Creative Climate Leadership (CCL) is a pan-European programme for artists and cultural professionals exploring the cultural dimensions of climate change. The second CCL international training course will take place near Koper, Slovenia, between 8th-14th October 2017, facilitated by Slovenian-based sustainable development and training NGO PiNA, and Julie’s Bicycle, a London-based charity supporting the creative community to power action on climate change.
Originally posted at Meet the Artist:
Who or what inspired you to take up conducting and pursue a career in music?
Conducting felt inevitable for me as a teenager: a natural evolution despite my oblivion at the time to everything it would eventually entail! The realisation was unceremonious- not really a dream or desire but a moment of clarity. I was lucky to find my two conducting teachers in the years that followed and both continue to mentor me almost 18 years on.
Who or what have been the most important influences on your musical life and career?
I think my tastes and philosophies are largely the result of producing my own work. When you find yourself responsible for every detail you start to reconsider the possibilities. If your self Continue reading
Originally posted at Composers Edition:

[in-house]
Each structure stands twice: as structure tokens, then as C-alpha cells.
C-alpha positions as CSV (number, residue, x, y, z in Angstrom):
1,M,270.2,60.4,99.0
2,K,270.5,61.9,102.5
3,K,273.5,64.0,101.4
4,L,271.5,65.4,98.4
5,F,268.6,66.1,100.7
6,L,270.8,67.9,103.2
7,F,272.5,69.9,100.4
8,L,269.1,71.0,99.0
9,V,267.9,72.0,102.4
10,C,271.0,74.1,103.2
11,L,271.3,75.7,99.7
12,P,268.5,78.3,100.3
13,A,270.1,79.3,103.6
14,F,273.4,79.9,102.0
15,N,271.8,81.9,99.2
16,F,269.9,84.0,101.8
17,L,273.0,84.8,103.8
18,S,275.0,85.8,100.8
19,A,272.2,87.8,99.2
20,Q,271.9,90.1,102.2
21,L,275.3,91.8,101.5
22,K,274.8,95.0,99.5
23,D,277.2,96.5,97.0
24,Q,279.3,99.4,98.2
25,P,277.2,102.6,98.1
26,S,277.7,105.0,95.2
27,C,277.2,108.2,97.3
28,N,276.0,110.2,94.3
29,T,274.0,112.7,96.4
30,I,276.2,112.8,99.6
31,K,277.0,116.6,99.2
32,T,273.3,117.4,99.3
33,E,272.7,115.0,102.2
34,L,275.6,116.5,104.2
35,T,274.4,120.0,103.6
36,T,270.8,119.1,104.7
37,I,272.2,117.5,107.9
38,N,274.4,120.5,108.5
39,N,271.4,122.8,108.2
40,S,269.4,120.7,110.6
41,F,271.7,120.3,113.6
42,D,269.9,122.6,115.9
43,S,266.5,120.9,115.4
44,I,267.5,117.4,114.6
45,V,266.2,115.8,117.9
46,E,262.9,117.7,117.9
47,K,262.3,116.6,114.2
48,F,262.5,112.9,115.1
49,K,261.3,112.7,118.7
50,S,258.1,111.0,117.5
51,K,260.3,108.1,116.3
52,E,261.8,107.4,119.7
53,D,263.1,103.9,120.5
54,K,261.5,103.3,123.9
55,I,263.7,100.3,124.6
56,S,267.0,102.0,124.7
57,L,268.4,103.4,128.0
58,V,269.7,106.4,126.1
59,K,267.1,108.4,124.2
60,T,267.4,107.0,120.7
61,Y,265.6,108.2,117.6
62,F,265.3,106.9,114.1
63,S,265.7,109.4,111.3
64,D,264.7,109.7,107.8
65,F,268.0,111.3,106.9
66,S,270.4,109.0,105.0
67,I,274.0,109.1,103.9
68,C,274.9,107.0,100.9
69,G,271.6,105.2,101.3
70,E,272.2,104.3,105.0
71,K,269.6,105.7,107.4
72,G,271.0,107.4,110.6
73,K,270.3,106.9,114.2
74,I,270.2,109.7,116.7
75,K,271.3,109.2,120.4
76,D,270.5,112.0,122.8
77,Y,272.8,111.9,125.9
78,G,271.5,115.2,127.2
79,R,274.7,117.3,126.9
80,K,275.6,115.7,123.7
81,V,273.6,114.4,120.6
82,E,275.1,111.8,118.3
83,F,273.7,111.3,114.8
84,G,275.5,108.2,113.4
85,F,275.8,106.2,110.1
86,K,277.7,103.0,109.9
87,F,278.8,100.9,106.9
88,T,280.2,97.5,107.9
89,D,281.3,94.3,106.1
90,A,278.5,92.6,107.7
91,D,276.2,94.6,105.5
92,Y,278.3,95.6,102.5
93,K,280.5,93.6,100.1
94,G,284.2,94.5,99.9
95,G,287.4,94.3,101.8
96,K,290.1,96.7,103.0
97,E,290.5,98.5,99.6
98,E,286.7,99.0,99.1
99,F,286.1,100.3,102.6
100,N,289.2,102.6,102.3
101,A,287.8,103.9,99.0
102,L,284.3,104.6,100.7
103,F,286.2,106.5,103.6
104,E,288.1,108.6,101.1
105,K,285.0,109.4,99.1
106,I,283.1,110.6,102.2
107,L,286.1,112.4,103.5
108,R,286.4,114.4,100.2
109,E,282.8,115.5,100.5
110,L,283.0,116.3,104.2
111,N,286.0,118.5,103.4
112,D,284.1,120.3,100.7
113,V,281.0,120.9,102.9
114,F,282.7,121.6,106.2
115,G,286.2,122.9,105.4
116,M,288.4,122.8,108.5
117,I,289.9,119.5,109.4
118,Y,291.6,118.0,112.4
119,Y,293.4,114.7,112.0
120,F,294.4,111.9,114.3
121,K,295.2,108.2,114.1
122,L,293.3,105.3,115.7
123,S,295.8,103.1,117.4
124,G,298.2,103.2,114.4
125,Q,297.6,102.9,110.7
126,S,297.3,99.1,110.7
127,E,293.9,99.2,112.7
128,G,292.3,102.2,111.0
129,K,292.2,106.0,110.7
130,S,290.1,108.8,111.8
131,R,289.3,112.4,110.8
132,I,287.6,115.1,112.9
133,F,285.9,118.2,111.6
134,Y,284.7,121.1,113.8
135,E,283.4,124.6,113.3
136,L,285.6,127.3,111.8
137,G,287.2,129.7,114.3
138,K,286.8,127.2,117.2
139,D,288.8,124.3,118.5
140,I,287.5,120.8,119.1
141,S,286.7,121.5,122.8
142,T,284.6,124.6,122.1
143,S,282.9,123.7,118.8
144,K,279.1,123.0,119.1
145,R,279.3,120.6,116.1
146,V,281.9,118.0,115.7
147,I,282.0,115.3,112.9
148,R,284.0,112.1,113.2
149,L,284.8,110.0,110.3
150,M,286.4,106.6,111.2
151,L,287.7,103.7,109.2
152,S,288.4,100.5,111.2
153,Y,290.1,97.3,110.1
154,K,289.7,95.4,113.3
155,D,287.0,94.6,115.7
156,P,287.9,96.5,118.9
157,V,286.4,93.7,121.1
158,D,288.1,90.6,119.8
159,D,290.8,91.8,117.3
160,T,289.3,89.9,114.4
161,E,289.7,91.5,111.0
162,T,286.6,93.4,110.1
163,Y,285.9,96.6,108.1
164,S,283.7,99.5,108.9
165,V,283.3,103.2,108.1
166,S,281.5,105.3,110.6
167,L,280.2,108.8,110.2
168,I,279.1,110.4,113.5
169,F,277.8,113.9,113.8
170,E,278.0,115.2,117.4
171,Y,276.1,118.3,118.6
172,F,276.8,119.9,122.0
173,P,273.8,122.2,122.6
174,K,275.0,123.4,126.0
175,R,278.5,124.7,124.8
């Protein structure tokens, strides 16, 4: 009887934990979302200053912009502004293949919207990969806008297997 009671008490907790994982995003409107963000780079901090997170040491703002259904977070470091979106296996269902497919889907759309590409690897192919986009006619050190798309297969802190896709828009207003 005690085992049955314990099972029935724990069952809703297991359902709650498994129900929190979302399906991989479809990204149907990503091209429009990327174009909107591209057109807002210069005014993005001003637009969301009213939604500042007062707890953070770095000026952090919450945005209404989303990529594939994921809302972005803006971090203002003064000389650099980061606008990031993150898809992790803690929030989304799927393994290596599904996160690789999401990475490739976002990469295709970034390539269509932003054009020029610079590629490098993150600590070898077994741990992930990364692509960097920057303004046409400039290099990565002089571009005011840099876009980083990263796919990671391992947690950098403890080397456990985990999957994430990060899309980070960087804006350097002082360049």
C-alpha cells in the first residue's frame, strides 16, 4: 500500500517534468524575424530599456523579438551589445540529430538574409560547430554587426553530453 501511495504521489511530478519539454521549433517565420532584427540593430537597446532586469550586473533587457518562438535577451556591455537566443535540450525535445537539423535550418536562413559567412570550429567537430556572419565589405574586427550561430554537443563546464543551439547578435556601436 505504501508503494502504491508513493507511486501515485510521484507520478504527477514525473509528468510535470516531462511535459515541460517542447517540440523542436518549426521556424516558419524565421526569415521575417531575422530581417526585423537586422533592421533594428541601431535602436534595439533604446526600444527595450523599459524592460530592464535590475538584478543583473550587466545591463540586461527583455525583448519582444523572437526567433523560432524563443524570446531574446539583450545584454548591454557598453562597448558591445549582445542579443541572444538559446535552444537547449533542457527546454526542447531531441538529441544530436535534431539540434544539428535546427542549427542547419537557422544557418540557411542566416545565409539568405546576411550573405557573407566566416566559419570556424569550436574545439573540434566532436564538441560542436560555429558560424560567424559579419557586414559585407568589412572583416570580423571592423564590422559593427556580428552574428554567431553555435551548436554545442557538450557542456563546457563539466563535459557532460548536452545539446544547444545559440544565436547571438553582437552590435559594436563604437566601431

London-based all-Australian chamber orchestra Ruthless Jabiru will perform Michael Cryne‘s ‘Slipstream’ in its world premiere this Sunday, 9 April 2017, as part of the closing performance of Joy & Dissent: a new festival of cultural Activism at Hackney Showroom. The programme, curated and conducted by the orchestra’s artistic director Kelly Lovelady, aims to call for London’s cultural organisations to go fossil funds free, and point out at the topic of fuel dependency and its ramifications for the soul of our world.
The orchestra’s programmes are devised around existing and commissioned repertoire by today’s composers with a view to promoting sustainability and ethical dialogue, and are dedicated to humanitarian stories. Other works include Julia Wolfe’s Fuel, Cat Hope’s Pure, Lamentation: Homage to Supply Belcher (1750-1836) from Symphony No.14 “Symphony in